Australian Z80 system, described in the magazine Talking Electronics.
I could not resist the black friday actions on the RC2014 system.
So I ordered the RC2014 basic kit, the PRO enhancement, experimenters cards and some backplanes and cards from Stephen Cousins.
Not only for the Z80 and CP/M (long time since I had a physical operational CP/M system, the SVI.738 Spectravideo Xpress!) but also for a 6502 system.
I found an interesting project for this: A 6502 CPU for RC2014
Here is another 6502 on RC2014 project My6502
A second Z80 system, with a minimum on parts: the Microcomp. Published in issue 13 and 14.
This Z80 development kit was given to me several years ago, without any documentation or information about the origin.
Here are the photos of the system I once had.
Roland Lokker has two systems. The following photo shows a kit he acquired, a bit simpler and presumably from a previous course year.
The next photo shows the system Roland built himself during the course. Nearly identical to my system, with some enhancements (like the slide switches and the extra connector on the left side).
This Z80 development kit was built by students in the first two weeks of a course about working with microprocessors. The courses were delivered in Rotterdam during the early 1980’s and lasted a year. The system was designed by the teacher, and about 20 students each year used the system, after completing the build, to write programs and do experiments. No assembler was used, no mass storage available in the beginning.
No manual exists, only a handwritten listing of the monitor program.
The TEC-1C and TEC-1D were designed after the last issue of Talking Electronics was published. So no articles to show here, only a component list.
The design is identical to the TEC-1B. Only the PCB had some improvements, simple cheap tactical switches are used for example, function names are printed as part of the silkscreen on the PCB.
While the original TEC-1D is still available as a kit from Talking Electronics, a recent production run of the PCB as Reproduction 2018 is available from Ben Grimmett via ebay e.g. The latest is double sided, so no more wires!
Specifications: Z80 with variable clock speed (IC 4049 oscillator).20 keys for the main input (16 hexadecimal keys for numeric input and keys labelled AD (for address), GO (to execute a program), + and -. Scanned with a 74C923 keyboard encoder. 6 seven segment displays with 8212 latch IC’s, also the source of a 1 bit speaker for sound.2716 EPOM with monitor MON1 or MON1b. 6116 SRAM for 2K RAM.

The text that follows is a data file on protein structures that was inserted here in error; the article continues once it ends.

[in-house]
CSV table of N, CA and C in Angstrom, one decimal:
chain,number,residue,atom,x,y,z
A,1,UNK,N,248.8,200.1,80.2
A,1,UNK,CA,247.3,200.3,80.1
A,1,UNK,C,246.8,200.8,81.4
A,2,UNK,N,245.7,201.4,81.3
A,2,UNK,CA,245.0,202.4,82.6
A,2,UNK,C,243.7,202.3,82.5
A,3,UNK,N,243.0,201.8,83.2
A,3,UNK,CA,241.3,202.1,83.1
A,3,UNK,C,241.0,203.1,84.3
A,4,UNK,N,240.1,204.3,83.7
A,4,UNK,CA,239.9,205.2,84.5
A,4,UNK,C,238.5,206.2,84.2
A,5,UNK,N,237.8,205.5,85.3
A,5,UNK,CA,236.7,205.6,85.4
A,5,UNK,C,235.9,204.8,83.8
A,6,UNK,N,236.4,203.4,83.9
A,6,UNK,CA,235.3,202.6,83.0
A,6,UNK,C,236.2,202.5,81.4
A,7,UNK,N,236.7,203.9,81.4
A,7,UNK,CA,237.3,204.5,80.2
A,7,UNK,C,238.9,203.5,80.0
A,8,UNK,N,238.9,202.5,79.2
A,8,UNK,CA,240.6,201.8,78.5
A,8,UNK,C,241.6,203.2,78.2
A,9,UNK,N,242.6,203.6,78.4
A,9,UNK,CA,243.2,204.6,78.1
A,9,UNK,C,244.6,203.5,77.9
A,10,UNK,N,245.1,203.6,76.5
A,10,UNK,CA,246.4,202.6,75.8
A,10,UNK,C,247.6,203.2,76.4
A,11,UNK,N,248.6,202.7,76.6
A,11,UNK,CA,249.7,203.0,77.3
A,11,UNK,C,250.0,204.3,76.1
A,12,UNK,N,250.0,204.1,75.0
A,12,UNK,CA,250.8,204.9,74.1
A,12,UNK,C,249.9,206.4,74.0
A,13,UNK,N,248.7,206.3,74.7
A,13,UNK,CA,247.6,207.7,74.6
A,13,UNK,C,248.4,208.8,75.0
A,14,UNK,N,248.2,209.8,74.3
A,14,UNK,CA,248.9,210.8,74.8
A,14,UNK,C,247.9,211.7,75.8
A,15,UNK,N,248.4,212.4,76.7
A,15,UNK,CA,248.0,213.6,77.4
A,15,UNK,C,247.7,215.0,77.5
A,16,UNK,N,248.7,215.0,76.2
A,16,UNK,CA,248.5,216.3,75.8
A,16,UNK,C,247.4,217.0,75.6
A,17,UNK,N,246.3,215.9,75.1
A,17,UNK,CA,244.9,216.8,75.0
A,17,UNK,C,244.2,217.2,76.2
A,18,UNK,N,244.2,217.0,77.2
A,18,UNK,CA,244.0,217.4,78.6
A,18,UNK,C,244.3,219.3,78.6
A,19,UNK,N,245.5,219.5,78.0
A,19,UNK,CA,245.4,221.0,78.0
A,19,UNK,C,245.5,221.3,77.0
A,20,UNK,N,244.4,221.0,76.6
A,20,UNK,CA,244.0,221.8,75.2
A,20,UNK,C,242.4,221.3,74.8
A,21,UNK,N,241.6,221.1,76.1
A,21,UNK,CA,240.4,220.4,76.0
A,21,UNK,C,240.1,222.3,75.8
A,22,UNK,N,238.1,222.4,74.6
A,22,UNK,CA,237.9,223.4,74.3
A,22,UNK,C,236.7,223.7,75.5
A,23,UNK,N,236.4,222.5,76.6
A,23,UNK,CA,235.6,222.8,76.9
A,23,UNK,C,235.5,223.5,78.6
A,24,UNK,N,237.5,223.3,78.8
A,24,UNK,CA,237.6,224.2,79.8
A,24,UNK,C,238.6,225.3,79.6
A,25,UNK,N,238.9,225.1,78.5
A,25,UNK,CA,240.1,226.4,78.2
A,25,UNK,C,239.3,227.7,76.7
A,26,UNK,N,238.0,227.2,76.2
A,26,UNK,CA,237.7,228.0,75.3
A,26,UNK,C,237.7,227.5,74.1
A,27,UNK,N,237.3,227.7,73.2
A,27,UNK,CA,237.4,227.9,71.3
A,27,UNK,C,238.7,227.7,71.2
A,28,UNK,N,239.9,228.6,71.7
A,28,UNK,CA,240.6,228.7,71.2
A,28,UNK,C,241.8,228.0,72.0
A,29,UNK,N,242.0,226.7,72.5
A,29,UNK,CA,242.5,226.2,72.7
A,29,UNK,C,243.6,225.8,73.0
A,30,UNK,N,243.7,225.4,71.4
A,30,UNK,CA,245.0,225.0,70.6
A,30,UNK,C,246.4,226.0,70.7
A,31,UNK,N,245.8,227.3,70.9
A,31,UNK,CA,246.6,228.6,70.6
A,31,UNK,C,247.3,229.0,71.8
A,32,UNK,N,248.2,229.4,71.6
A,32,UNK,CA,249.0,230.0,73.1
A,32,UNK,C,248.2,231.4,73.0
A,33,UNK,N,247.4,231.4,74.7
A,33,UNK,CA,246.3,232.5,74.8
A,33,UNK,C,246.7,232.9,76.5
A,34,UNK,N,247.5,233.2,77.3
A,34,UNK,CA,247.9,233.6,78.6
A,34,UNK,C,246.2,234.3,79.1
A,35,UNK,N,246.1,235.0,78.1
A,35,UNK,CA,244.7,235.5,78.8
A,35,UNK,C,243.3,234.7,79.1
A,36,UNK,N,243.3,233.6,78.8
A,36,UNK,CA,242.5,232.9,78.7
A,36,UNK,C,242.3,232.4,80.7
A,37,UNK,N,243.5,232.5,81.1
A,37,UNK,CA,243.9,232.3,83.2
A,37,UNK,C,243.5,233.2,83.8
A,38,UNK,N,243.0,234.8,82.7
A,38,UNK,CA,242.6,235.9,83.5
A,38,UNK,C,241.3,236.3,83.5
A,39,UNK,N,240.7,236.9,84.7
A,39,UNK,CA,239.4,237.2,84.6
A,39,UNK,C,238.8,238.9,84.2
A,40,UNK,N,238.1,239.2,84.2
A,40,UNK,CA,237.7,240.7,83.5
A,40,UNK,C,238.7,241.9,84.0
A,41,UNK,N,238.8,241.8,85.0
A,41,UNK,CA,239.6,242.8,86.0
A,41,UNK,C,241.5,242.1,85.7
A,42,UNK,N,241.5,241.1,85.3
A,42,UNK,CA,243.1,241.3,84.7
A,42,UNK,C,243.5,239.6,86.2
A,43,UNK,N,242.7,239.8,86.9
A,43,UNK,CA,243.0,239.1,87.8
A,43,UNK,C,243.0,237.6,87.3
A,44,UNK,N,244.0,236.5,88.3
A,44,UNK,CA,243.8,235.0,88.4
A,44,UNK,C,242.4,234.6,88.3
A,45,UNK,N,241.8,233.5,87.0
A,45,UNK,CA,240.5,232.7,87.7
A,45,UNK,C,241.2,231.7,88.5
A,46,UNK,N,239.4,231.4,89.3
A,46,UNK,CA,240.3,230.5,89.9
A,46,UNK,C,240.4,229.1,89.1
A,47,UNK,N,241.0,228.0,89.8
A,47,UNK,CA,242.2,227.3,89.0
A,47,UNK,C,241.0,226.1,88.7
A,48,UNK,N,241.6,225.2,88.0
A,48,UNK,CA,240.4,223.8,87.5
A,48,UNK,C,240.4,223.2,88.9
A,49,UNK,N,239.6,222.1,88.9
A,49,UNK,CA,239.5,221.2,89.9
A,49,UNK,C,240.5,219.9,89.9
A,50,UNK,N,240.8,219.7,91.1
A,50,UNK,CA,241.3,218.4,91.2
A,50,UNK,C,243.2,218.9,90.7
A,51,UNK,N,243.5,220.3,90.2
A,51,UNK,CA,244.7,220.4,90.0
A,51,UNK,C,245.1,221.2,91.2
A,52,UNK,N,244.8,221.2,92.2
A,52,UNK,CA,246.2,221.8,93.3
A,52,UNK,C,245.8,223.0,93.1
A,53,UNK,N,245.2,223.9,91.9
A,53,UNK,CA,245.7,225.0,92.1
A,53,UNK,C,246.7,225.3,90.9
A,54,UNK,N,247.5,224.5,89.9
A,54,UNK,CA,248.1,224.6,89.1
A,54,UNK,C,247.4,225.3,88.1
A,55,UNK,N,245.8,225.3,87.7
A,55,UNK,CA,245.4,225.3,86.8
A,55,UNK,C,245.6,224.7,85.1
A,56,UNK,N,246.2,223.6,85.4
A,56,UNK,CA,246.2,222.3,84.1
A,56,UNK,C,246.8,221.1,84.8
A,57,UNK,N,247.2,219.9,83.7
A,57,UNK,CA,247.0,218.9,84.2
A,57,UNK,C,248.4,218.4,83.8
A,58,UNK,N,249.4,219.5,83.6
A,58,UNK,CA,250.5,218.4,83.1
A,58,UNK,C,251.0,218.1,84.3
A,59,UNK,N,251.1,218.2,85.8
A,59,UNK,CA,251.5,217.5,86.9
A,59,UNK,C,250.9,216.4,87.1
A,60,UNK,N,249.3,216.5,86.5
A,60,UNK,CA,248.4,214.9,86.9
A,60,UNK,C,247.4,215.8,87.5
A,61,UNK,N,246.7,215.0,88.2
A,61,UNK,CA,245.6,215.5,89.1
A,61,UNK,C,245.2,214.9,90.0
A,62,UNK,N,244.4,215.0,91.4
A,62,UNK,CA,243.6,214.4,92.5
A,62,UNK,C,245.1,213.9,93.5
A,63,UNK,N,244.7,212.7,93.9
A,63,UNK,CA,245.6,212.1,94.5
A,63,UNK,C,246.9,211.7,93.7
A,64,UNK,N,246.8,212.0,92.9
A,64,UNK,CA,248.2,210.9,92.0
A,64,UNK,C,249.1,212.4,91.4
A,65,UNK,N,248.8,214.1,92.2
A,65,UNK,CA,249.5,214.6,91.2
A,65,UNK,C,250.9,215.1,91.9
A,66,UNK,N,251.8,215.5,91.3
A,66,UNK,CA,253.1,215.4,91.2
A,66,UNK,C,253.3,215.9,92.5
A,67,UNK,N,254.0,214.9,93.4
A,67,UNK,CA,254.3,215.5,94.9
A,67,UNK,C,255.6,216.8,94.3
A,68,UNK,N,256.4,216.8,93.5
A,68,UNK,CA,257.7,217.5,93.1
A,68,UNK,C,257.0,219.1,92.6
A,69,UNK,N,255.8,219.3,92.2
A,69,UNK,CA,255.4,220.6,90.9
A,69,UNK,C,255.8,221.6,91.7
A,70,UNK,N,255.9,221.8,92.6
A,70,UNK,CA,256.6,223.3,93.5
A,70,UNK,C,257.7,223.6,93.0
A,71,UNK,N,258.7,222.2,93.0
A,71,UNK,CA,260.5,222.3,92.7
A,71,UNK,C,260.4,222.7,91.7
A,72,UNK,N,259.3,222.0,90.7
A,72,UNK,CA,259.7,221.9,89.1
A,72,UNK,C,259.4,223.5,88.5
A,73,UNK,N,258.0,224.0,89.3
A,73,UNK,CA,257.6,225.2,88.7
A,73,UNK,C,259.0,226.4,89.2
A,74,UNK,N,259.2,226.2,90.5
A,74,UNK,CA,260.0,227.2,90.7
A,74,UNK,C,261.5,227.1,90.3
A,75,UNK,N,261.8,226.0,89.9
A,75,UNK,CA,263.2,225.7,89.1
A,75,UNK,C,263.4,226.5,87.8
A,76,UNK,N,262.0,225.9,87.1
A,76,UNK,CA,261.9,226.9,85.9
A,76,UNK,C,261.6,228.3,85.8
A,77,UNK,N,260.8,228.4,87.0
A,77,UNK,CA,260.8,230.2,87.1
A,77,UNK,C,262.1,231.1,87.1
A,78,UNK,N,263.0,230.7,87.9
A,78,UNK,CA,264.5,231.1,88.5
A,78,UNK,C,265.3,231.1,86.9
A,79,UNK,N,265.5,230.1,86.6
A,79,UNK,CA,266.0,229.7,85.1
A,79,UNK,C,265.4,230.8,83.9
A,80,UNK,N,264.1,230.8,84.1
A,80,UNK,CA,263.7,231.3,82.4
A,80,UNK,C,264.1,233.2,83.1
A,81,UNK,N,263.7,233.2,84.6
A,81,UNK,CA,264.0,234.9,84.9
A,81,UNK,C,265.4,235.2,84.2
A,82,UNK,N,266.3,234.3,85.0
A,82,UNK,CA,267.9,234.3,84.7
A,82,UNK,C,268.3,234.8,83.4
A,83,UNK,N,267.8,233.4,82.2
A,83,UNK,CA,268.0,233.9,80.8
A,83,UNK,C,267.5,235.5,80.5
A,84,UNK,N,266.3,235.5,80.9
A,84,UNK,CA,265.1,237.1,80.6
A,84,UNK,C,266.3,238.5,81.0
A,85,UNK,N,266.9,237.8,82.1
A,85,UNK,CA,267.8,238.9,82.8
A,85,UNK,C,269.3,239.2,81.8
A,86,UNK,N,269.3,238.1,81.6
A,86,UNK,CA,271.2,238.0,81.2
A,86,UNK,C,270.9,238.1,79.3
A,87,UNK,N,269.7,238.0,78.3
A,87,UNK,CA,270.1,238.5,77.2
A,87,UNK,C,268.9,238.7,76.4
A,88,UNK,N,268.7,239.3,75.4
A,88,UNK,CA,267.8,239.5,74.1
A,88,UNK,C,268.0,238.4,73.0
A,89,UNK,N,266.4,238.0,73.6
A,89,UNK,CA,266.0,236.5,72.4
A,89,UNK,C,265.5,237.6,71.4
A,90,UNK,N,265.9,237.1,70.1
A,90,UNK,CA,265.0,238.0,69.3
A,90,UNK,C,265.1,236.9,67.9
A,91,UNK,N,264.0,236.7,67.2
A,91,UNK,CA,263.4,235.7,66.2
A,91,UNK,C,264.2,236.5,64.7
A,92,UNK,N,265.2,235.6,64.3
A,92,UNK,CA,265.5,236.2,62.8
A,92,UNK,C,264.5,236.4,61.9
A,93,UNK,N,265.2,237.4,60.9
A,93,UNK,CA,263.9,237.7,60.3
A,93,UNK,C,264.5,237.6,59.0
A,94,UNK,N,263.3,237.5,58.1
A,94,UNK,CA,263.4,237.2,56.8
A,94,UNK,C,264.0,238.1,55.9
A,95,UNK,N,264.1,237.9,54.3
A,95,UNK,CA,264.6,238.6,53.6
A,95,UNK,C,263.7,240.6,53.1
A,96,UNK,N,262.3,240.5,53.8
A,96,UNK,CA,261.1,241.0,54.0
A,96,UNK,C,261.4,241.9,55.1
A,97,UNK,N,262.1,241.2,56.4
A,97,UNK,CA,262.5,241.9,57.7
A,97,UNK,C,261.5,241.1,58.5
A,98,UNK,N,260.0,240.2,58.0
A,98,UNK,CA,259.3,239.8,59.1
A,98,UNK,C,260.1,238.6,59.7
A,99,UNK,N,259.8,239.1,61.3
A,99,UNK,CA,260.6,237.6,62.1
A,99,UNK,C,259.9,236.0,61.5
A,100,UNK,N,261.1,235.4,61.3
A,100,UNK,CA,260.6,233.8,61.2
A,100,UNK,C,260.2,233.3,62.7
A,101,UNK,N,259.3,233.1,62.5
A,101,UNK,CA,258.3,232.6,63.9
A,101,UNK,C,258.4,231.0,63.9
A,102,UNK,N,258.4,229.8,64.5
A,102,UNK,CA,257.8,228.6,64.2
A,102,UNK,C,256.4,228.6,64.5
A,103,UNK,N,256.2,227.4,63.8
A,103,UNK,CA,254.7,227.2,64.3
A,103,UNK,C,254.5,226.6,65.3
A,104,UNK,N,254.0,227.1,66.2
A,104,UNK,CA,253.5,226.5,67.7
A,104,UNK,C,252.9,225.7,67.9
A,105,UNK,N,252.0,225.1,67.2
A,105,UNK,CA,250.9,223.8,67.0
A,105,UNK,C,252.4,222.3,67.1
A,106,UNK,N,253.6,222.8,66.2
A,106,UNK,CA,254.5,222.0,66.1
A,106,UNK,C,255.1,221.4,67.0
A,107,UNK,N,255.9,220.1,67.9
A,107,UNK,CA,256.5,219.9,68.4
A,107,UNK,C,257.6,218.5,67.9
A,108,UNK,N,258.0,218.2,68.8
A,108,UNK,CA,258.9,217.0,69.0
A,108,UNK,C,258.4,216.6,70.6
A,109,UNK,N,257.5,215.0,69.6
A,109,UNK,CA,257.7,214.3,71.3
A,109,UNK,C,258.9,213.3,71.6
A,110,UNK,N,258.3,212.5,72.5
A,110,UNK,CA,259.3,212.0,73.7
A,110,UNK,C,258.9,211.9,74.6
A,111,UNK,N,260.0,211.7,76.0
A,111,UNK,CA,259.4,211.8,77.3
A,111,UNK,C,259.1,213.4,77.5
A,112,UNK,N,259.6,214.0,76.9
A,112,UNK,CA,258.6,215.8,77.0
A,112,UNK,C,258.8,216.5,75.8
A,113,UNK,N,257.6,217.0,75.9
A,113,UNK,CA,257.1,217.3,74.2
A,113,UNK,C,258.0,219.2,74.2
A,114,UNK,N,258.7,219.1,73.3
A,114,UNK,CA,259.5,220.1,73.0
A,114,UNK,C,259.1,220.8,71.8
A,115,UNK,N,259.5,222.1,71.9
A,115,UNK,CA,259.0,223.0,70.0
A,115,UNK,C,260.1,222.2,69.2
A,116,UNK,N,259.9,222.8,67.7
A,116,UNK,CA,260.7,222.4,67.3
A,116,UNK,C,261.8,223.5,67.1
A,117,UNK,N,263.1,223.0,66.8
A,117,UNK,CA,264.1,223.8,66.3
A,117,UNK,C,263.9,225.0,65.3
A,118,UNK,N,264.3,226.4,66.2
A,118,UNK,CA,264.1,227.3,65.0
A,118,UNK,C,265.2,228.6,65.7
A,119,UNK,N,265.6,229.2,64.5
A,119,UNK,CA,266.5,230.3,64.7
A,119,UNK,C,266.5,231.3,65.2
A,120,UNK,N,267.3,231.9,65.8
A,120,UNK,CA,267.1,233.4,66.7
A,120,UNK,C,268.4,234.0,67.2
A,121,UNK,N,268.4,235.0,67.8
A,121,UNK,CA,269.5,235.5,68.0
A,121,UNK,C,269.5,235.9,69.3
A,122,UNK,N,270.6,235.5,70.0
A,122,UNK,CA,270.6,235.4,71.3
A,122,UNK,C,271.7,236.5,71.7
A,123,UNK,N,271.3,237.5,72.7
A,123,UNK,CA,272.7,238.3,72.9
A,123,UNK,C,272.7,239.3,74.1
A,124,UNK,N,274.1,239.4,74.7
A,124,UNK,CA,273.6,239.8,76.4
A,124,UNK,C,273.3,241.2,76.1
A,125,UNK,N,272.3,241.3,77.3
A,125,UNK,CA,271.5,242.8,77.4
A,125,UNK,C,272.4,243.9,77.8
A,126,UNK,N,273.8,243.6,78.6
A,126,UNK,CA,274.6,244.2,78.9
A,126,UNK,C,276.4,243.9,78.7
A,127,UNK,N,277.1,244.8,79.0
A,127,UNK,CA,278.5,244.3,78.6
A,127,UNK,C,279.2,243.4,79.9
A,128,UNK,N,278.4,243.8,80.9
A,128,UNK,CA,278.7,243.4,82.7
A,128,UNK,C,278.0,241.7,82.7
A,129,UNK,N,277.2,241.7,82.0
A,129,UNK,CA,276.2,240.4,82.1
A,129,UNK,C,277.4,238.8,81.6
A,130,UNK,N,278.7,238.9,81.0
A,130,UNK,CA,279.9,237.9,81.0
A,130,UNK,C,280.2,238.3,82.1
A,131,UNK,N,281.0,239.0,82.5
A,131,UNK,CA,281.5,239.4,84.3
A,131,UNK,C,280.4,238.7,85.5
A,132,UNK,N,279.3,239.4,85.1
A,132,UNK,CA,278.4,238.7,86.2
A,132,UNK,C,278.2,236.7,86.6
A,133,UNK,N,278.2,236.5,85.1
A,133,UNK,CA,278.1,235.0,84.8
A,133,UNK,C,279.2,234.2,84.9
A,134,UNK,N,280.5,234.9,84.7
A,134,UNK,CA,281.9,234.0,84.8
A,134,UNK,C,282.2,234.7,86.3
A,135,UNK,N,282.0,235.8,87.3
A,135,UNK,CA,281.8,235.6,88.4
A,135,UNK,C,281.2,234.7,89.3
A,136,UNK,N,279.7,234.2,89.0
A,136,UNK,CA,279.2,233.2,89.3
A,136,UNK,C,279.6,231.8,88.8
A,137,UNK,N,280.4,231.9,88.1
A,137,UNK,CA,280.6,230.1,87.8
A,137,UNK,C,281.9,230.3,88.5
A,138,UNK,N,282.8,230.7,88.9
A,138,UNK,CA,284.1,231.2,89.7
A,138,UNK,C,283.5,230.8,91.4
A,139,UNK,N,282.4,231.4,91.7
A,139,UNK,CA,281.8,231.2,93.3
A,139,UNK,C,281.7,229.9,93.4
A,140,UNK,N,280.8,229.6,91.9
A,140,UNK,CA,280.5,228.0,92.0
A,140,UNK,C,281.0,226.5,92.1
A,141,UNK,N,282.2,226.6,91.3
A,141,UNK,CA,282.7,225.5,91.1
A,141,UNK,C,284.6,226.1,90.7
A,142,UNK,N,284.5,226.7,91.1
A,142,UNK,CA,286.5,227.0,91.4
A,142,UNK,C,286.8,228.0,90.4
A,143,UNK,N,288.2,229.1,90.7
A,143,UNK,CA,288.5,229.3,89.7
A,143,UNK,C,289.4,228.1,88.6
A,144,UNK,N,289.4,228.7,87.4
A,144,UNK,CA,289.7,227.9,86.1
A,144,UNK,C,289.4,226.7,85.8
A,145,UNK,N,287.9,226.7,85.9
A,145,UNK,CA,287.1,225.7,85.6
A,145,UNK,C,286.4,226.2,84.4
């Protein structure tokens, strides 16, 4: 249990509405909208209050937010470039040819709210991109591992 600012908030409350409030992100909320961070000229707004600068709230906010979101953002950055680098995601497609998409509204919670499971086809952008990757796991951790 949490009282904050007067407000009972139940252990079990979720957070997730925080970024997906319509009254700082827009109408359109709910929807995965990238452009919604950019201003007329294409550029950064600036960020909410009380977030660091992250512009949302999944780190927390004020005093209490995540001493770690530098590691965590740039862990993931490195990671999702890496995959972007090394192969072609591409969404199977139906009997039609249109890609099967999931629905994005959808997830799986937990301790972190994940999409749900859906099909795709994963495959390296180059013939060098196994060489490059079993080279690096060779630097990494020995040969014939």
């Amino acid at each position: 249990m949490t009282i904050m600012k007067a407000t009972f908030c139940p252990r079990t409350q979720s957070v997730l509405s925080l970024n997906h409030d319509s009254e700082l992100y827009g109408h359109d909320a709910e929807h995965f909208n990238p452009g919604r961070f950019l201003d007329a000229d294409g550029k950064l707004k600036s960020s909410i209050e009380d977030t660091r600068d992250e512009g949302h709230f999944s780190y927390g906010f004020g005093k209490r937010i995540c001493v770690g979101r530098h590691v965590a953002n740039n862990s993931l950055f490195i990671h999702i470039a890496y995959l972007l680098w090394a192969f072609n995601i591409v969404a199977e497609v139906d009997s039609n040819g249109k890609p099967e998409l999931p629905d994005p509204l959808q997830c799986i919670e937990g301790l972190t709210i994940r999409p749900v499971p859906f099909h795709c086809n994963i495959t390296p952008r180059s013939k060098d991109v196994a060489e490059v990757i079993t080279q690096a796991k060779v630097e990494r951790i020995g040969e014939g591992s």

Memory decoding with 74LS138. Expansion connector in the form of a IC socket, 6116 compatible, extra chip select signals available. The expansions used this for extra RAM (RAM stack) e.g.
There was also a reset key in the standard configuration and the 1A optional upgrade had a function key.
Published in Talking Electronics Issue 10, 11 and 12.
PDF of the articles here.
Addons published, most of those to be inserted in the expansion connector, so one at a time.
The crystal oscillator gice the TEC-1 a real crystal fixed clock.
The TEC-1 is a single-board kit computer introduced by Talking Electronics in the early 1980s. The design by John Hardy and Ken Stone was based on the Zilog Z80 CPU, had 2K of RAM and 2K of ROM in a default configuration. Later versions used a 4k ROM with two different versions of the monitor software, selectable via a switch. This allowed the early software presented in the magazine to be used with the later version of the TEC-1. It was featured in 1983, in Volume 1, Issue 10 of the Talking Electronics magazine.
Talking Electronics or TE was an Australian electronics magazine from the 1980s aimed at beginners and hobbyists, founded and produced by Colin Mitchell in Cheltenham, Australia. The general magazine lasted 15 official issues, but there were many one-off publications produced in addition to the issue-based magazine. Some of these included the FM Bugs series of books, The Electronics Notebook series, and model railway projects. The first issue was in 1981, with the last issue being #15 in May 1989. Colin Mitchel has still an operational Talking Electronics website and business.
Versions of the TEC-1:
– TEC-1A Change to 74LS374/74LS377 latches, other PCB changes.
– TEC-1B Addition of Shift key.
– TEC-1C Released after issue 15.
– TEC-1D Released after issue 15.
– TEC-1D Reproduction by Ben Grimmett in 2018 based upon the PCB artwork of thr TEC-1D
Information on the TEC-1 in the following pages: